detecting arson and diabetes

**UPDATE**  Click here to watch the video and read the story from the interview.

Weird title, huh?  You probably didn’t think those two things go together…but guess what, those are two amazing things that dogs can be trained to do.  And that is exactly what my dad does/is doing.

Daddy has four dogs.  Two of them are arson dogs, which means they are trained to sniff out accelerants and can be used at fire scenes to determine if an accelerant was used (indicating arson) and pinpoint the exact location of the accelerant.  The other two dogs are currently being trained to detect diabetes, specifically in children.  Currently dogs are being used as companion dogs for children with diabetes – they alert the child if their blood sugar is high or low, alert the parent(s) of the child, being them the correct snack, and can even know to press a button to call 911 if the child is unresponsive (PLEASE watch the video at the end of this post!).  What Daddy is doing is taking that same idea and training his dogs not to be companion dogs, but to be able to do into any setting (mostly schools), interact with children, and then “alert” if a child has high or low blood sugar.  The parent of the child could then be notified that they might want to have their child tested – much like the eye exams that many of us took in elementary school.

On Monday, News Channel 2 (WKRN Nashville) interviewed Daddy and a friend of his, Chuck, about the dogs and what they are doing (the interview is scheduled to air February 6 so if you are in the middle TN area you should try to watch!  hopefully they will also put it on their website and if so I’ll put a link up later).  The interview was in Franklin, KY so I got to go meet up with them and help out.  Here are some pictures (and more information about the dogs)

We first went to the Franklin fire hall where Todd (the reporter from Channel 2) interviewed Daddy and then interviewed Chuck (Chuck works in insurance and uses Daddy and the dogs to help him determine if fires are a result of arson or not)

After the interview, we got out the real stars of the show (the dogs :)) and Todd taped them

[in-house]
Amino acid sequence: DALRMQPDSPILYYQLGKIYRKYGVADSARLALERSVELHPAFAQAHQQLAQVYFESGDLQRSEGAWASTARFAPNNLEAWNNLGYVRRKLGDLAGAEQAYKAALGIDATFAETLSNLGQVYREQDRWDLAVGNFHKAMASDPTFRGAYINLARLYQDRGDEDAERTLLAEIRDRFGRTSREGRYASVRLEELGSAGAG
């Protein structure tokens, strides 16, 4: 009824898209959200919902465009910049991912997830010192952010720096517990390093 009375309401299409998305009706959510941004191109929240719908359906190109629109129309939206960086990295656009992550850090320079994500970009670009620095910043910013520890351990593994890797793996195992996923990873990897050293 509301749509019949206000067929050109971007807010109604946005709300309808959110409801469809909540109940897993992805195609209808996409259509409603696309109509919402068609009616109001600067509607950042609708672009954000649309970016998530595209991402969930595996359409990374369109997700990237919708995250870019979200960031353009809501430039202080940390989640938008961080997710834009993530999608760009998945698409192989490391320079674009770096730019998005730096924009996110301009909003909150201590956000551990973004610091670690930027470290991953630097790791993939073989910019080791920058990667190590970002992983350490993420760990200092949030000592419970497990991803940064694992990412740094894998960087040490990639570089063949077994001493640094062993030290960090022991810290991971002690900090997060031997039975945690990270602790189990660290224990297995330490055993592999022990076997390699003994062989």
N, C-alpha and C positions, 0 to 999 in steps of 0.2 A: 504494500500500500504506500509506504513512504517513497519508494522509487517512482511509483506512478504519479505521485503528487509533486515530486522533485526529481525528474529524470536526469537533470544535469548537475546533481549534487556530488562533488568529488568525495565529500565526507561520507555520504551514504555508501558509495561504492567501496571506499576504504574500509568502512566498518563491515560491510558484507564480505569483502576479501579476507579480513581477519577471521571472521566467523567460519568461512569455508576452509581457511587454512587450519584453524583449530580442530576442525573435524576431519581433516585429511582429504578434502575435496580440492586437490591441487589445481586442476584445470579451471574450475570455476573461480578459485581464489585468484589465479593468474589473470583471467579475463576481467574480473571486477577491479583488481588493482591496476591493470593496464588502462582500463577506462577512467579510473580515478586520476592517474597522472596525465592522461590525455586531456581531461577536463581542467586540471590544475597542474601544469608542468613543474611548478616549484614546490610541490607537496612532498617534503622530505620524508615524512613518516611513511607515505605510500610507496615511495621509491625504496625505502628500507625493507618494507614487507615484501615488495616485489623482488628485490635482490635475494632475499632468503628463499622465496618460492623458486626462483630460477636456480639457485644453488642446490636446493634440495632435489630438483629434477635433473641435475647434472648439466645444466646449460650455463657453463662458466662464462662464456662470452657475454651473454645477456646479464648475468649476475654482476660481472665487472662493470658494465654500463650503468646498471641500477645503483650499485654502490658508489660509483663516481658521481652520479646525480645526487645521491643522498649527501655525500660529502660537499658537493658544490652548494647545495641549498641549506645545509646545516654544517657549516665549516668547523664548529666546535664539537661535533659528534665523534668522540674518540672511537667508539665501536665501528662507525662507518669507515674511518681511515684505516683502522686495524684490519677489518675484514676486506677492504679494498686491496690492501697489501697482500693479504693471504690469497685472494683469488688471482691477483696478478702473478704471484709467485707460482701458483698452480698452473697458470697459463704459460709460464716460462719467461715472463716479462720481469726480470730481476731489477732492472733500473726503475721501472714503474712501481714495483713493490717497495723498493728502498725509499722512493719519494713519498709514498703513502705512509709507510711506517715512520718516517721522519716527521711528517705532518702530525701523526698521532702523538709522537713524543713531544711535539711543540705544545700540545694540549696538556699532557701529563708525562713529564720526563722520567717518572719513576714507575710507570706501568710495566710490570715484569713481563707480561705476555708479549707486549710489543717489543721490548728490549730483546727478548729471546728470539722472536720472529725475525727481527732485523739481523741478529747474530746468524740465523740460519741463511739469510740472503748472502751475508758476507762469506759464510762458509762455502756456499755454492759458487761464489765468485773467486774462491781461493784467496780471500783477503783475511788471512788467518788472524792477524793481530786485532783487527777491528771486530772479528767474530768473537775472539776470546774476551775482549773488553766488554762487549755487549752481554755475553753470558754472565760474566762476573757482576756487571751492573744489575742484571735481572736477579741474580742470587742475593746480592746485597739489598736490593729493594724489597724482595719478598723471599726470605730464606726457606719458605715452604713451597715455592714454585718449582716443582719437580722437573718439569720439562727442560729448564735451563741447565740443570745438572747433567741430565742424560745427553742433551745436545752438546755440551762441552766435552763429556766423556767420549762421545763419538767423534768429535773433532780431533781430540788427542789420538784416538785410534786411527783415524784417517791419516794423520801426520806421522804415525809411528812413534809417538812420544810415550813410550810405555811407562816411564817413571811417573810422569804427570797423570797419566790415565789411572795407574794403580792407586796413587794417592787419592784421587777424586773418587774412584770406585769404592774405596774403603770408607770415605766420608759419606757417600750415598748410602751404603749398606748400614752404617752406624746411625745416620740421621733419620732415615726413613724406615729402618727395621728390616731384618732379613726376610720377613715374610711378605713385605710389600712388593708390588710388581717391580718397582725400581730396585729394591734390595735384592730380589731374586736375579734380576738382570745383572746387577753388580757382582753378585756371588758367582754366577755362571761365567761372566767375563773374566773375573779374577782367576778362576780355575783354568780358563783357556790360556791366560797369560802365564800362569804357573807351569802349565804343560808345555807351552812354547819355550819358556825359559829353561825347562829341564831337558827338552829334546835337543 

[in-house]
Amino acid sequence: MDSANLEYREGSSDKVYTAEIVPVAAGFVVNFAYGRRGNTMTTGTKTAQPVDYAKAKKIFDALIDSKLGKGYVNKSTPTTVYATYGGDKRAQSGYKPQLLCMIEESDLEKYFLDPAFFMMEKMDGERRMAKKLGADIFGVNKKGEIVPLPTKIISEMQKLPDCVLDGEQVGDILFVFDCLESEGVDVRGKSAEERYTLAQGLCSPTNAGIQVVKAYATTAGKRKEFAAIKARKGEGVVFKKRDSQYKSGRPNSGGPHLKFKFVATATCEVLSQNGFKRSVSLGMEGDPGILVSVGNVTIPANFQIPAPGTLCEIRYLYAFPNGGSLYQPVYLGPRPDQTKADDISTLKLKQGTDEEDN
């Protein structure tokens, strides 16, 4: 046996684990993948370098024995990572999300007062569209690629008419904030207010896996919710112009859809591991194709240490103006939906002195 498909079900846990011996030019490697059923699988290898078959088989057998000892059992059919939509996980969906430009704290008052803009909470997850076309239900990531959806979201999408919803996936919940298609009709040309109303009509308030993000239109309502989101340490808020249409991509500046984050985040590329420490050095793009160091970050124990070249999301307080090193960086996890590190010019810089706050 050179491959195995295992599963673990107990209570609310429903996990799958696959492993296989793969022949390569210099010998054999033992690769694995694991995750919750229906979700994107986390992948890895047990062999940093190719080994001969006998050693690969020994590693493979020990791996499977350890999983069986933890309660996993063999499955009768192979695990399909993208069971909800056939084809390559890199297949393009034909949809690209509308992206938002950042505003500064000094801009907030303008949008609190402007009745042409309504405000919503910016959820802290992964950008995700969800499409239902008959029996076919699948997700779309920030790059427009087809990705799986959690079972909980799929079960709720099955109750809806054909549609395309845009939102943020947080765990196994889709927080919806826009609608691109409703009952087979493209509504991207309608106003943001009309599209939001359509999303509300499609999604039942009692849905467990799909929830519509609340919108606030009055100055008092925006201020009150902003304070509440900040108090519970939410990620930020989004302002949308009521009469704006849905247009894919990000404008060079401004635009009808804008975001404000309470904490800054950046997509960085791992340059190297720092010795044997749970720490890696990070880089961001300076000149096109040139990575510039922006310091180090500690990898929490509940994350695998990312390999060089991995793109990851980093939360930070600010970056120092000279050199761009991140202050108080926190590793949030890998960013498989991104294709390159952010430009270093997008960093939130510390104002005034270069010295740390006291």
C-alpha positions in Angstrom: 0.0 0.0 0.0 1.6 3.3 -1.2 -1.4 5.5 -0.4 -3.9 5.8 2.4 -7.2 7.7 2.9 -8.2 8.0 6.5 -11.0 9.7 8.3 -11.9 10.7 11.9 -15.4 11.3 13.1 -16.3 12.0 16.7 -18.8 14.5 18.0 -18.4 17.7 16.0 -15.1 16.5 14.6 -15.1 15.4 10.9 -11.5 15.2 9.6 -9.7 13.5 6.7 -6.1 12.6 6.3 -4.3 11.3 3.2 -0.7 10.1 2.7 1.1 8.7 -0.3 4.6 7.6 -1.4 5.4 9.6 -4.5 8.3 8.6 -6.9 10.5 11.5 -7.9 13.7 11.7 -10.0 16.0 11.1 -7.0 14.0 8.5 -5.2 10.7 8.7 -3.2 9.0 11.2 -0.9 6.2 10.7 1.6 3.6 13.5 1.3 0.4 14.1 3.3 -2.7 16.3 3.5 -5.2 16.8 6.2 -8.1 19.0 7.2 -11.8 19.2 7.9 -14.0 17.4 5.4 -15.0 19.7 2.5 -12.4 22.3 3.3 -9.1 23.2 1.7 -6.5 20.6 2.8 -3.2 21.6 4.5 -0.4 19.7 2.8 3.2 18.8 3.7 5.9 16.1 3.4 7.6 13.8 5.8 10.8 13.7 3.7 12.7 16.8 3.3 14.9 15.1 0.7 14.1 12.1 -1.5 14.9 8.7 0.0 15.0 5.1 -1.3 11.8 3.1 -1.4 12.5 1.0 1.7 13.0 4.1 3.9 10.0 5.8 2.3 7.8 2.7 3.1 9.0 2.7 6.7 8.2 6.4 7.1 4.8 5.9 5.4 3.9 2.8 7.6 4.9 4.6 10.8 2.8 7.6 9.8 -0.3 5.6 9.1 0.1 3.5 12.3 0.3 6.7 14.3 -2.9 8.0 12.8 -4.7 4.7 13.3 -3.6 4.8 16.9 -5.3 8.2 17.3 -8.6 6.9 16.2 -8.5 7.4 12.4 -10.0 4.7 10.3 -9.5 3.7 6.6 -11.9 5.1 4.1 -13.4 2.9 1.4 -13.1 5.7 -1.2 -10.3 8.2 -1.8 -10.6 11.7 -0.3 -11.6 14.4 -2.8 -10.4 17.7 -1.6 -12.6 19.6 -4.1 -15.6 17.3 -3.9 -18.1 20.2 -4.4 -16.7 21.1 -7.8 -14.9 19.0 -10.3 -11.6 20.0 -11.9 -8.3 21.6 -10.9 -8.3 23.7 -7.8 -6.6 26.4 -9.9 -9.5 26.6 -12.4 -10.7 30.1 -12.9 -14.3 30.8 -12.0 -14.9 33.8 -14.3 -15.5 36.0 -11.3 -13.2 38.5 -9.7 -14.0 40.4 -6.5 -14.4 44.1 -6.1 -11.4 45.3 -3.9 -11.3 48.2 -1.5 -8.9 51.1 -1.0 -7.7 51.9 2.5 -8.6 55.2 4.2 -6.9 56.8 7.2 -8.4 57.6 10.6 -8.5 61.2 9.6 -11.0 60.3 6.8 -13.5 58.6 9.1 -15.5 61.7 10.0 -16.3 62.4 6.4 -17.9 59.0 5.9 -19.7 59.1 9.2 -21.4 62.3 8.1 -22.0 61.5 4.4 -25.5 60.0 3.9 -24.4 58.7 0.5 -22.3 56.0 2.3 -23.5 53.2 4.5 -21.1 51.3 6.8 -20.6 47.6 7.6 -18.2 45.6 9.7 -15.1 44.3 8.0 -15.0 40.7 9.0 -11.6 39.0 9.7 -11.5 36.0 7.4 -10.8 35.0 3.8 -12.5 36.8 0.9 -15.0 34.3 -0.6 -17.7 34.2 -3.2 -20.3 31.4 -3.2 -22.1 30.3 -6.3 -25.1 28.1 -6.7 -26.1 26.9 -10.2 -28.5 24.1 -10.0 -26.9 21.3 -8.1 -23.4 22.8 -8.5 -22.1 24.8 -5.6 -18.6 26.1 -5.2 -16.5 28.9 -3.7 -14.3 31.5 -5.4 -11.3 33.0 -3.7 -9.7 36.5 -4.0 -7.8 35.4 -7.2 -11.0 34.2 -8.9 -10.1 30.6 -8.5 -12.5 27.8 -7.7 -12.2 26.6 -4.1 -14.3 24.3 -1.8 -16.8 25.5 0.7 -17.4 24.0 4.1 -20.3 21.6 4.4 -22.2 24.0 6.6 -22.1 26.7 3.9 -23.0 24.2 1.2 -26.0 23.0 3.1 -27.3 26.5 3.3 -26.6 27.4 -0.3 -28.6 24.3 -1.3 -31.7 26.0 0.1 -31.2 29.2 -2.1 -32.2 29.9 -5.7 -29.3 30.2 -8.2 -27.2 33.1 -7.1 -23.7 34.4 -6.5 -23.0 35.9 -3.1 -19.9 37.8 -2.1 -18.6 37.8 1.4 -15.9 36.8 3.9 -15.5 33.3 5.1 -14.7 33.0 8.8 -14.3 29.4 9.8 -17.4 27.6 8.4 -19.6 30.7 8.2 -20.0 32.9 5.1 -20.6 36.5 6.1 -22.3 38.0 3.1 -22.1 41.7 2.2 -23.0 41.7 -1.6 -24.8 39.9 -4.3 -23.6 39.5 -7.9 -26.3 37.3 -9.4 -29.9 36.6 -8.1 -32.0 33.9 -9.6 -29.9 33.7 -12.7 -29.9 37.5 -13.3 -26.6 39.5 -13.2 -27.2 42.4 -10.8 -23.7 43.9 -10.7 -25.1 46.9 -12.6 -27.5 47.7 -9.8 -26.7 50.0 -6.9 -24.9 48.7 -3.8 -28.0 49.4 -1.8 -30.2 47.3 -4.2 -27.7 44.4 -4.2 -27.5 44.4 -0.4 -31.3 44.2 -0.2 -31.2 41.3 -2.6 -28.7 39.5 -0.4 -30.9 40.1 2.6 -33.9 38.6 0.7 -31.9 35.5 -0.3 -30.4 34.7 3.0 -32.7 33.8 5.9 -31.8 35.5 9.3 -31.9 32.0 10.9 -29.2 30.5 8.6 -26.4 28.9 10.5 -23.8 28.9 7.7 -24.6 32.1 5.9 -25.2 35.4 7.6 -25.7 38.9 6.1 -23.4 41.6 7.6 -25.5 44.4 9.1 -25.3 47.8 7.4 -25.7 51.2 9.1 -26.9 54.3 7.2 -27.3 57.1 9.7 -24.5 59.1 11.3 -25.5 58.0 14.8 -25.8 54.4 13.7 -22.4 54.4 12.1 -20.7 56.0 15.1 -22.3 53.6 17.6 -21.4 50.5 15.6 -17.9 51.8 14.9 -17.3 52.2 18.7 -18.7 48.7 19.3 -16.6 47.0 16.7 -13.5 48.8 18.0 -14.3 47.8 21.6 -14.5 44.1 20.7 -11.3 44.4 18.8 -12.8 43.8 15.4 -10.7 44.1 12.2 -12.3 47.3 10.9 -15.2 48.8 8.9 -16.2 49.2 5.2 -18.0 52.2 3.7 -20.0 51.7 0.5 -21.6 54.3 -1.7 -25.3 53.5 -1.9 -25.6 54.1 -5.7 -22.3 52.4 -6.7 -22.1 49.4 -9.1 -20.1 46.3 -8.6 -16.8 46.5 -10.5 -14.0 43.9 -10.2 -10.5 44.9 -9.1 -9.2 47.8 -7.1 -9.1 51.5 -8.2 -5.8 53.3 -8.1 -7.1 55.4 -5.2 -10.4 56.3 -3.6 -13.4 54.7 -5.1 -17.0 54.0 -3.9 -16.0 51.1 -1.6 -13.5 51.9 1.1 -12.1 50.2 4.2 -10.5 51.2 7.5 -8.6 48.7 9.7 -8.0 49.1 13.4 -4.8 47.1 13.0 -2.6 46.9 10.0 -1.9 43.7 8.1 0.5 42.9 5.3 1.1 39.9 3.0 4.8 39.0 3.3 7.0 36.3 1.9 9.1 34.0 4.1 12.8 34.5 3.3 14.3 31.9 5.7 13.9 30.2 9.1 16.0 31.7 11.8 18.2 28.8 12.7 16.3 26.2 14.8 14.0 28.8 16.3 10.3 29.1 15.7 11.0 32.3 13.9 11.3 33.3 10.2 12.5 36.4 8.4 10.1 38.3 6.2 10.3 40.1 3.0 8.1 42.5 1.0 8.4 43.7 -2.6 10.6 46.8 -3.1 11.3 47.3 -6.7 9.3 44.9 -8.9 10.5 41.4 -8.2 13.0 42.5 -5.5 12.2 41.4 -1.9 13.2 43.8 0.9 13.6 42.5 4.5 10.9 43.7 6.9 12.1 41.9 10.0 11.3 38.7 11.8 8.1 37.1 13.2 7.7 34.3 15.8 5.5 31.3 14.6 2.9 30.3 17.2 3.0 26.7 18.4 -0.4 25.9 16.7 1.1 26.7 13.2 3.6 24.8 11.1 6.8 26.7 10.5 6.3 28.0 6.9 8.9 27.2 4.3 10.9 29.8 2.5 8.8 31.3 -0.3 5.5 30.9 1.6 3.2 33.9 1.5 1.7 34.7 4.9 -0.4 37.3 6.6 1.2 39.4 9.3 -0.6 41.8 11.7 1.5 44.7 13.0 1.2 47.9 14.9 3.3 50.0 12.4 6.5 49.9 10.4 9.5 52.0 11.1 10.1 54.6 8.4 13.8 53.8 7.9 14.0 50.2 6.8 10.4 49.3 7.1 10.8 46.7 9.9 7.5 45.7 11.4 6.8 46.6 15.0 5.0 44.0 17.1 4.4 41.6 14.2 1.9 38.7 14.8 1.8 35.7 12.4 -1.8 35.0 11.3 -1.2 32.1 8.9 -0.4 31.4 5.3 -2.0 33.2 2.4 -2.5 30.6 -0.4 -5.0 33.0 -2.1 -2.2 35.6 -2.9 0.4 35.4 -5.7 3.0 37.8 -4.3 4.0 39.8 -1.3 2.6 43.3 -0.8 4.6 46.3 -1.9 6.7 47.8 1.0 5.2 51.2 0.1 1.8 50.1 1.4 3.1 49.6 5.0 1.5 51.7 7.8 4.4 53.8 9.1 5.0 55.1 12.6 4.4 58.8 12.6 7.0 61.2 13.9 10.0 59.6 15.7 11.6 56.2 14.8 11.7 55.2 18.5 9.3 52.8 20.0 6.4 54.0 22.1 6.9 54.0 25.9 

getting the dogs out (Daddy in the light blue sweater, Chuck in navy, and Todd with the camera and headphones)

the dogs are trained to stay in the truck until they are signaled to get out

in the front from left to right: Mac (British lab – diabetes), Boone (British lab – arson), Zane (British lab – diabetes)

in the back: Cooper (Doberman – arson)

There was a field behind the fire hall where Daddy showed how Boone works.  Boone works “off leash”, which means when they go to a fire scene Daddy lets him off his leash and Boone does his own thing searching until he finds something (this is unusual, most dogs work on leash and the trainer has to walk around with them while they search – that’s how Cooper works).  Daddy put out a sample of some accelerant in the field while Boone was still in the truck.  Then he left Boone loose to find the scent – which he did.

He also used Mac to show how Mac and Zane are being trained to alert on someone if they have high or low blood sugar.  They are trained to tap a person’s knee if they alert on their scent.  The person might not know what that meant but the trainer would know.

Then we went to a house that had recently burned to show a little more about how the arson dogs (Cooper and Boone) work

Cooper sniffing for accelerants

Dogs, like children, have different things that motivate them.  Boone likes to work for his yellow ball so when he finds something his reward is to get to play with his ball.  Cooper likes cheese so her reward for finding something is a piece of cheese.

going after his ball

Todd had these cool harness things that he put on Boone and Cooper – they film from the dog’s perspective so you get to see what they see when they are searching.

Cooper with the harness on

Todd filming a teaser/preview to use before the story

So February 6 (I think that’s right) you should tune in to Channel 2 (WKRN) if you get it and watch the interview.  I’m really excited about it!

One more thing, you HAVE to watch this video.  It’s about a little girl named Faith and her diabetes companion dog, Wuby.  It really drives home the amazing way that these dogs can save the lives of children.

Feel free to leave comments and ask questions – if I don’t know the answer I’ll get Daddy to answer.



  1. Elizabeth Riley and Jackson says:

    Fabulous!!!! Thank you for sharing this! The video made me cry! I am so proud of your daddy!!

  2. That is a great story. The video (click on last photo) is a tear jerker!

  3. My 6YO has diabetes and I’ve heard of these dogs. That is a most fabulous thing your father is doing! Even though we don’t have a dog trained to sniff out blood sugar anomalies, I am glad that such a thing exists. It helps give peace of mind to families dealing with diabetes and can even save lives. So tell him thank you from me!

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